BEIJING – Ambitious exhibitors at the Beijing International Tourism Expo (BITE 2008) are promoting their products and competing for tourists, betting on a continuously booming tourism market after the 2008 Olympic Games in China.
The three-day BITE 2008 kicked off here on Thursday, coinciding with the 50-day countdown for the 2008 Games. It has attracted more than 700 tourism industry players from home and abroad, the most popular since the annual expo started in 2004.
Some industry experts have repeated that the 2008 Games would be a great opportunity for China’s tourism industry. Every player in the sector wants to share a piece of the Olympic cake and no one could afford to skip it, they said.
However, others worried about an industry slump after the Games, as had happened to some previous Olympics hosts.
A short-term industry lull right after the Games is expected, as tourists tried to avoid the travel peak from the Games, Yu Hong, an official with China Youth Travel Service, told Xinhua.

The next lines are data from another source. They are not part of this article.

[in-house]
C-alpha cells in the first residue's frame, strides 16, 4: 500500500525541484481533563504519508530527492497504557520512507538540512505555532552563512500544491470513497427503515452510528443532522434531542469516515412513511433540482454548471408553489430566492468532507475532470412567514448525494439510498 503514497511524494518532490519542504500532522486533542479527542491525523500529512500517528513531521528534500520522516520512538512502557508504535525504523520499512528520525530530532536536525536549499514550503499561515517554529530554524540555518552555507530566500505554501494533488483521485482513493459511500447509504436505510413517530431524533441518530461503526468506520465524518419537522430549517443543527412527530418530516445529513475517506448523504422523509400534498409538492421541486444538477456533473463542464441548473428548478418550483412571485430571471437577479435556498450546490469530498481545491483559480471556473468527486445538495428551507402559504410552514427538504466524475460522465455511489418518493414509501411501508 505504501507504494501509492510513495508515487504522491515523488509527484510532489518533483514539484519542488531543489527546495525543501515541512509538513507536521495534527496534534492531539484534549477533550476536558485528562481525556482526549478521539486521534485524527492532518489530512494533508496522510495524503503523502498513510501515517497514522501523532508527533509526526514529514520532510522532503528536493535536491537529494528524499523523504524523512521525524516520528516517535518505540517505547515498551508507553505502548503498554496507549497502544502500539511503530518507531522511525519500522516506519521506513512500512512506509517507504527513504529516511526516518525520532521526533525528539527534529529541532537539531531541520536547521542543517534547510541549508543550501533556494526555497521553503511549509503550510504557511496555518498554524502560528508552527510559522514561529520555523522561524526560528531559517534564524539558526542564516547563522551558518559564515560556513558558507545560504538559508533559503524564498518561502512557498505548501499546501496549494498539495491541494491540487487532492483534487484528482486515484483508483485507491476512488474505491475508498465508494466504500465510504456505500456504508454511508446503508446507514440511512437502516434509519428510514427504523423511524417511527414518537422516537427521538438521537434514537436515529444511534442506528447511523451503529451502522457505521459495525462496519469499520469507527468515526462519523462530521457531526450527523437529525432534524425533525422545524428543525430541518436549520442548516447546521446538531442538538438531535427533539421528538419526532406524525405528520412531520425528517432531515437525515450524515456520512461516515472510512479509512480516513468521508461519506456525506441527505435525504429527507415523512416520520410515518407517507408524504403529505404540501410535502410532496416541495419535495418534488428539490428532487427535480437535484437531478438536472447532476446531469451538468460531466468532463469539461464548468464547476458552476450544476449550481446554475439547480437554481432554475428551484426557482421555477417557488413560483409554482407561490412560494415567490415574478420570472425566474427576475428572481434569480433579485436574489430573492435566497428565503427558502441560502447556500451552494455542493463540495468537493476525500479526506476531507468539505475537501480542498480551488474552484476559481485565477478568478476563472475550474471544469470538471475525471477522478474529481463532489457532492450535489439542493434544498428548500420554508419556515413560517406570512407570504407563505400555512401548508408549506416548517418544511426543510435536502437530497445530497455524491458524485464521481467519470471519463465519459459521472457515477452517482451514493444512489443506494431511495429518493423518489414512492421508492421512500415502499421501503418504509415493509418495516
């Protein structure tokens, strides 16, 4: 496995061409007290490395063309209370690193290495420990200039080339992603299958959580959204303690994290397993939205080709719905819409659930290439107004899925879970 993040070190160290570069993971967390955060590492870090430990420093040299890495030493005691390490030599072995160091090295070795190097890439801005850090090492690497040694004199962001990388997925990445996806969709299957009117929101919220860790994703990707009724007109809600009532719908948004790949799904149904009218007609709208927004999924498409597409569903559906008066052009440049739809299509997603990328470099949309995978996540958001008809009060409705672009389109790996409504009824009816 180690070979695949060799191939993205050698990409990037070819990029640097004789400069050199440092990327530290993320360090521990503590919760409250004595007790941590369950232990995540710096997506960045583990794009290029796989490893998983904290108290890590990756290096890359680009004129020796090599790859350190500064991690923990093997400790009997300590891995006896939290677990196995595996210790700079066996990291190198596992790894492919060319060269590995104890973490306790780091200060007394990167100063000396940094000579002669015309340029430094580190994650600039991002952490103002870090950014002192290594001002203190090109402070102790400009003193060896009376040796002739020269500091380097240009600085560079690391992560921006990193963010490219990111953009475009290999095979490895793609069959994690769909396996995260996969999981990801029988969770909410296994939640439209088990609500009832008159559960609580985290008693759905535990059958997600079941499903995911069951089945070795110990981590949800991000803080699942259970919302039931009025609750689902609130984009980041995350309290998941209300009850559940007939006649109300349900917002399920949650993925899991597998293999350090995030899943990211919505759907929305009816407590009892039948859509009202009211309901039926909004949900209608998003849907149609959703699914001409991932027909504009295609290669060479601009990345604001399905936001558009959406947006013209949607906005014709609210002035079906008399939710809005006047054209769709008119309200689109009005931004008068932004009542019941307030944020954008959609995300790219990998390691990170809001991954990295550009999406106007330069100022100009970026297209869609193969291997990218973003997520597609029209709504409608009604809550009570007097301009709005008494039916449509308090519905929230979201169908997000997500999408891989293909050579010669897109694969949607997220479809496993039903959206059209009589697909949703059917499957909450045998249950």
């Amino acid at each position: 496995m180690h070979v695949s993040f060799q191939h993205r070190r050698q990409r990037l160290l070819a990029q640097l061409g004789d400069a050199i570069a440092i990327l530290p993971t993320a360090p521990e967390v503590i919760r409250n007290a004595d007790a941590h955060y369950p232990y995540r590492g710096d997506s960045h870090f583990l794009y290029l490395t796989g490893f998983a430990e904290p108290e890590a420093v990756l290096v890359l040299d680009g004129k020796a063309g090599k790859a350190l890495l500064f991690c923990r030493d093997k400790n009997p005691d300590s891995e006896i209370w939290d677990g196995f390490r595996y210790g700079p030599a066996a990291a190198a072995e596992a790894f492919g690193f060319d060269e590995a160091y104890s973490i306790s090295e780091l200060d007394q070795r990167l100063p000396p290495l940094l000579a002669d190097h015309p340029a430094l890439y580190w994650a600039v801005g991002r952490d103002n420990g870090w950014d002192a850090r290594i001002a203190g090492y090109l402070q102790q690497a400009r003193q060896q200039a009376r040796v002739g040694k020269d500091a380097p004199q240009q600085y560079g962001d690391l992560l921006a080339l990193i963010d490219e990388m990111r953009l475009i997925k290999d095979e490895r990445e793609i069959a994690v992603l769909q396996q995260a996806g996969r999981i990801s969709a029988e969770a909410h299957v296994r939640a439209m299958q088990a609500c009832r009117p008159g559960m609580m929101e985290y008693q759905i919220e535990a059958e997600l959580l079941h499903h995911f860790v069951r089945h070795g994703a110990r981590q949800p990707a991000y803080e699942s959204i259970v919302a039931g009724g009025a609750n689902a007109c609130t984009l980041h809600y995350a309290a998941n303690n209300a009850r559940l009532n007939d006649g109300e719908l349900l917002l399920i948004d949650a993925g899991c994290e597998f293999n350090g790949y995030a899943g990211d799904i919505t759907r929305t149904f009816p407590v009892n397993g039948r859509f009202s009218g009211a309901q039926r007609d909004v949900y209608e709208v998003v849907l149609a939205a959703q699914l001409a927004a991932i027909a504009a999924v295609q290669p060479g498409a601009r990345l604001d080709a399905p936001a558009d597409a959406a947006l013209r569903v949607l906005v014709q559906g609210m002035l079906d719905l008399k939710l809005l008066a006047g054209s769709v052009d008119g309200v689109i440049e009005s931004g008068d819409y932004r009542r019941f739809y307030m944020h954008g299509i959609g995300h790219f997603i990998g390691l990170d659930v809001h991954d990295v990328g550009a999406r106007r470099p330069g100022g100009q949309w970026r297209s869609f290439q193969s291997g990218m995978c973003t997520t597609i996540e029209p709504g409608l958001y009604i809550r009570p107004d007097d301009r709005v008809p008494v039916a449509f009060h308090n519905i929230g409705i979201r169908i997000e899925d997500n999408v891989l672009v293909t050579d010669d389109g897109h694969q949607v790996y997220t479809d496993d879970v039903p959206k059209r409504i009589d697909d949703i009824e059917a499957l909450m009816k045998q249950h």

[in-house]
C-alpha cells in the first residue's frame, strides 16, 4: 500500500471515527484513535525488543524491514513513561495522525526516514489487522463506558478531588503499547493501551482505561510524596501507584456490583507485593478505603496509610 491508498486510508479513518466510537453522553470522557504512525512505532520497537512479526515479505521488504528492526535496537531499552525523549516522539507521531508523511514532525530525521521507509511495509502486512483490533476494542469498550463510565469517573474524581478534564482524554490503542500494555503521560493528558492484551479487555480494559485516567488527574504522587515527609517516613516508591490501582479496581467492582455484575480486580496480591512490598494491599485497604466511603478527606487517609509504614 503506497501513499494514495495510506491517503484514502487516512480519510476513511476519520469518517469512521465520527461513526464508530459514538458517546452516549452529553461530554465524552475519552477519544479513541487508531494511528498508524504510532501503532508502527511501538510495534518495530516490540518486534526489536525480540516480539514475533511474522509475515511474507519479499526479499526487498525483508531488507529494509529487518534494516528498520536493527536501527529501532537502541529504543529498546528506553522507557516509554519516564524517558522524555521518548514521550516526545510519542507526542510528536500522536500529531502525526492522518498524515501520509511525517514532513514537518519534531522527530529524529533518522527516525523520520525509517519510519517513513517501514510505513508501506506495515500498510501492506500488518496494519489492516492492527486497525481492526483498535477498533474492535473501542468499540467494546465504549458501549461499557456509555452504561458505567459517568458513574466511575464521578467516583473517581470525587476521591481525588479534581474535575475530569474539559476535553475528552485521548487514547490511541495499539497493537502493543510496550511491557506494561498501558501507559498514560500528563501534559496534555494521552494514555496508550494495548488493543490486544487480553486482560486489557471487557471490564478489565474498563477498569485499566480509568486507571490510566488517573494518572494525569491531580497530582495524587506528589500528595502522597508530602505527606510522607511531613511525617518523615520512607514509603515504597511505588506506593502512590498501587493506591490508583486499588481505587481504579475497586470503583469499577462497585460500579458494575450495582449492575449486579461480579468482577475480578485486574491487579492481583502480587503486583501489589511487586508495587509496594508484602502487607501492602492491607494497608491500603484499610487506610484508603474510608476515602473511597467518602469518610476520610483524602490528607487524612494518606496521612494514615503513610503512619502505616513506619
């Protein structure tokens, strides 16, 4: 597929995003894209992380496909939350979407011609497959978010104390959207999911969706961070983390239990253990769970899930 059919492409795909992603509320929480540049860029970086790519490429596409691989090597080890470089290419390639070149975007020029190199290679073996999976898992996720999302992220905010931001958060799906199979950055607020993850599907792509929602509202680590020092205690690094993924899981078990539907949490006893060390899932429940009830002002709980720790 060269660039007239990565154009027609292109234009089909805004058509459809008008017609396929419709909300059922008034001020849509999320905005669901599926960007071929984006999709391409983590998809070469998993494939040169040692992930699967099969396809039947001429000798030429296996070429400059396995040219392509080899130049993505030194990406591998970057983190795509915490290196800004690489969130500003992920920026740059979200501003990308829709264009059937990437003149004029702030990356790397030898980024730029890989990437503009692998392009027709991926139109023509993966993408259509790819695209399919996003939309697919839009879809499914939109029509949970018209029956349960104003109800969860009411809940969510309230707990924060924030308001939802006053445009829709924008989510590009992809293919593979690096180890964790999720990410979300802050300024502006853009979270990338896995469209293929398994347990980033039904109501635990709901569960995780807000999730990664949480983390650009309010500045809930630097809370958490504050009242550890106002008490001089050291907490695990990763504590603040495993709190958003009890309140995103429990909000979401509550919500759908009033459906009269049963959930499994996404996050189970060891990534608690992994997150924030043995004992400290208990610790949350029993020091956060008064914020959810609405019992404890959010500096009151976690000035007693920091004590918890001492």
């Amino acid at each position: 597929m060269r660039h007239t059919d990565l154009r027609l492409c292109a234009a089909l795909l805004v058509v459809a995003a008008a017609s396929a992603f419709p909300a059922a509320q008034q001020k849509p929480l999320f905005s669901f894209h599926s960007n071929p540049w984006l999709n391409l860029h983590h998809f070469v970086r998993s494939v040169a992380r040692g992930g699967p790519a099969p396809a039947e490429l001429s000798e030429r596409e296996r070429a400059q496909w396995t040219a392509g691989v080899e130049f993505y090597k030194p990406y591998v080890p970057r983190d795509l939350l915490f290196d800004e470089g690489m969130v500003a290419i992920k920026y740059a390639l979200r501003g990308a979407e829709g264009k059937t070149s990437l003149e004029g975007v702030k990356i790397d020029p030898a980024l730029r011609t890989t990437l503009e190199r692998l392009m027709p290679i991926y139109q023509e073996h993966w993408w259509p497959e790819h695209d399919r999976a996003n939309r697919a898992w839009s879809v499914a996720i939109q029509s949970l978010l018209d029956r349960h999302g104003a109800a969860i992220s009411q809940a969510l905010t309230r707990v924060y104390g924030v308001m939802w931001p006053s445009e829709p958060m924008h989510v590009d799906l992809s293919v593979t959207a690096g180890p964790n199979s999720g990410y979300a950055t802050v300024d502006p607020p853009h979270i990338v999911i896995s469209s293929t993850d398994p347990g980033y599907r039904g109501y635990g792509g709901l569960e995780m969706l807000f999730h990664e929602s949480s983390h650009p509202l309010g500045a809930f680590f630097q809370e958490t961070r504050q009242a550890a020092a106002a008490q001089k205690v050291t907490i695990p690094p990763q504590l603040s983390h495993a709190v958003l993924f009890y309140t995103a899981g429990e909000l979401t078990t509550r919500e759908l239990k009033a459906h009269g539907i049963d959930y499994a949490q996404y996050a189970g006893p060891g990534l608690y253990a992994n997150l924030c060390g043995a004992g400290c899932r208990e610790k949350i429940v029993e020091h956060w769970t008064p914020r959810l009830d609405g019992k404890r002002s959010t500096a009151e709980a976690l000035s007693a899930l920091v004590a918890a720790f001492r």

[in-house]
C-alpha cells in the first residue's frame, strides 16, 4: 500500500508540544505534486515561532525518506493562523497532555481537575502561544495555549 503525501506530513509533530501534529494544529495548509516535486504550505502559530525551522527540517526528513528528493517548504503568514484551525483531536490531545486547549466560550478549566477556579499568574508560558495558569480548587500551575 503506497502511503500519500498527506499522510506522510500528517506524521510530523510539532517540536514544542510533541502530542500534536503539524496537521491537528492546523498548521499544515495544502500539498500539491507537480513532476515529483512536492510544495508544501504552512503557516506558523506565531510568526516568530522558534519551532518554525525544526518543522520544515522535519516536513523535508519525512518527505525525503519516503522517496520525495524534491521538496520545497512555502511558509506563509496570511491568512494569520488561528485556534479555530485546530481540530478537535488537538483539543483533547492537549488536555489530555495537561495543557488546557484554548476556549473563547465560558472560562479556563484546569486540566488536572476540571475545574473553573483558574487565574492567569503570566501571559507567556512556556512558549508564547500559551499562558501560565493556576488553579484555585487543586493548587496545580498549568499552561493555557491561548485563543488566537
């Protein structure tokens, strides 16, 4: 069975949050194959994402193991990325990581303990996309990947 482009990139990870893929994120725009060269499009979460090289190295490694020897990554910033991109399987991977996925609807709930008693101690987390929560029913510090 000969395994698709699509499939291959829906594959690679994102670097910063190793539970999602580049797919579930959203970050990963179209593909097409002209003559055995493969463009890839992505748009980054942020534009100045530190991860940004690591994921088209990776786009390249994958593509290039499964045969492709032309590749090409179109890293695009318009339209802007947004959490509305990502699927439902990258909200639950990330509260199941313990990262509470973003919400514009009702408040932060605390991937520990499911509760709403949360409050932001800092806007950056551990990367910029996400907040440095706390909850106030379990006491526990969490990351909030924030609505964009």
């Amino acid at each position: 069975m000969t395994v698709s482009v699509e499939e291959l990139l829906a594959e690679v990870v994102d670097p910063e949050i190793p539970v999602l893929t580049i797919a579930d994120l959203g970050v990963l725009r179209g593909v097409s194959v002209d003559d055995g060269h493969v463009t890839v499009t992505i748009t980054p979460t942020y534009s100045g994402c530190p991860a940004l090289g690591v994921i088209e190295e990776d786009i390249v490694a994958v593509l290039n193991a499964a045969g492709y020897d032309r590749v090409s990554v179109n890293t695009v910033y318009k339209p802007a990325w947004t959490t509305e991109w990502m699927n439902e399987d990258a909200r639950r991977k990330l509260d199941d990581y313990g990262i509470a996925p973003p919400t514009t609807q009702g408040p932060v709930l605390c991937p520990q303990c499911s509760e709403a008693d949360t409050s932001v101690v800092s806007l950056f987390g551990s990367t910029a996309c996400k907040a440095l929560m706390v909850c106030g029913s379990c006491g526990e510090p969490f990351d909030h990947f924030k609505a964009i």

“We are optimistic about the country’s tourism industry in the post-Olympic era,” Yu said, expecting the downturn to end after September when people started to spend their saved holidays.
Olympic Games has a lasting impact on the tourism industry of the host country, and the benefits would come after the Games, said Ken Kelling, communications director of Visit London, the official visitor organisation for the host city of 2012 Olympic Games.
According to a forecast released by Visit London Thursday, the tourism industry in London is set to gain 2 billion pounds from the 2012 Games with half of the benefit delivered between 2012 and2017.
China is still unfamiliar to many foreigners and the Olympic Games would be a great chance to showcase the country’s culture and development, said Cristina Lambiase, an officer with the Italian Government Tourist Board.
The country would be more attractive to foreign tourists when they know more about it, she said.
The country is expected to become the world’s largest tourism destination by 2015. Its tourism earnings hit 1.09 trillion yuan (155.7 billion yuan) in 2007, up 22.6 percent year on year.